KALI – How to format a USB pen in Linux
We can format a USB in ext3 (the linux format) or vfat (for both Windows and Linux) machines.
Step 1 – Find out the exact name of the USB
To get a real-time view of the /var/log/messages file the command is
sudo tail -f /var/log/messages
You’ll see the device reported… press control + c to get the prompt back.
If it’s USB pen, it’s very likely the drive will be
It’s important to know that /dev/sdb is the entire device and /dev/sdb1 is the first partition on the device.
Step 2 – Unmount the USB
**notice the spelling.. it’s umount
Step 3 – Create a new Filesystem with FDISK
sudo umount /dev/sdb1
sudo fdisk /dev/sdb
The first thing to do is to exame the existing partition, we do this by entering P at the prompt. Entering L will list out all possible file types, and T will change a partition’s system ID. The Hex code for Linux is 83.
Up to this point, the device has not been touched, all the changes are stored in memory not the physical device. To save, we write using W. If you want to leave the device unaltered, enter q at the prompt to exit FDISK without writing the changes. Ignore the “doom and gloom” warning messages.
Step 4 – Create a new filesystem with MKFS – convert to a Linux ext3 filesystem.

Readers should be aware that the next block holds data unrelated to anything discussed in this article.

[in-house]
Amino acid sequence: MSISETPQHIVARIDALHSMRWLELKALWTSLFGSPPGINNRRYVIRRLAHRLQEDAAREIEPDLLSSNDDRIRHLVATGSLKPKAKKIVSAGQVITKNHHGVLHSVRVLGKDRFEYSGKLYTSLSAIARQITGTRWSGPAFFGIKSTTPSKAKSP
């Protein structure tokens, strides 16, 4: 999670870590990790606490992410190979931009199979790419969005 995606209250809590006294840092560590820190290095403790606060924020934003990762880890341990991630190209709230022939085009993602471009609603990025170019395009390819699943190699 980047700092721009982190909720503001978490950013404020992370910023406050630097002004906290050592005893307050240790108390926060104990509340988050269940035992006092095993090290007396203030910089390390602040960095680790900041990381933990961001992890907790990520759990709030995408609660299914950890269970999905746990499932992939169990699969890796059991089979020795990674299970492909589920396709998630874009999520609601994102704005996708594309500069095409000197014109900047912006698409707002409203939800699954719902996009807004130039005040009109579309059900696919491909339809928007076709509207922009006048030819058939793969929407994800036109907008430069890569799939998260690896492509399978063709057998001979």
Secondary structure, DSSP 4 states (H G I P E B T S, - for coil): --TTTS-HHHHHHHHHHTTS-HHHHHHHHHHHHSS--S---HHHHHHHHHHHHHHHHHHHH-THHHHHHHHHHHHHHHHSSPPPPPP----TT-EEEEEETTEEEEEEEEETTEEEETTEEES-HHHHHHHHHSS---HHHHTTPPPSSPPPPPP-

mkfs means “make filesystem” on our flash drive.
sudo mkfs -t ext3 /dev/sdb1
This means “make a filesystem”, of “type ext 3” on “device” at “/sdb1”
Watch the Inodes and file system being created
Step 5 – ReFormat the USB back to VFAT for Windows
To reformat the device to its original FAT32 filesystem, specify VFAT as the filesystem type.
sudo mkfs -t vfat /dev/sdb1
VFAT allows both Linux and Windows to read/write to the USB. However it has a 4 GB single file limit.. which might catch you out if you try to write say the CENTOS 6.5 DVD ISO to a USB…as the filesize is 4.3 GB.
Step 6 – Check the filesystem with FSCK
Fsck can repair corrupt filesystems. Recovered portions of files are placed in the lost+found directory, in the root of each filesystem.
sudo fsck /dev/sdb1
Admission – I was on the Backtrack Machine at the time… sorry – my bad!
Why is unmounting important?
In the output of the “free” command we see statistics including BUFFERS. In order to make systems work as fast as possible, data is sent to buffers, the writing to the physical device is often deferred to a future time. The data piles up in memory. Occasionally the OS will write out this data to the physical device. Unmounting a device allows all the remaining data to be written to the device so that it can be safely removed. If the device is removed without being unmounted, some data maybe lost. In some cases, this data may include vital directory updates, which will result in a filesystem corruption, which is one of the worst things that can happen.
University South Wales reading list.
SHOTTS, W.E., 2012. The Linux Command Line. San Francisco: No Starch Press.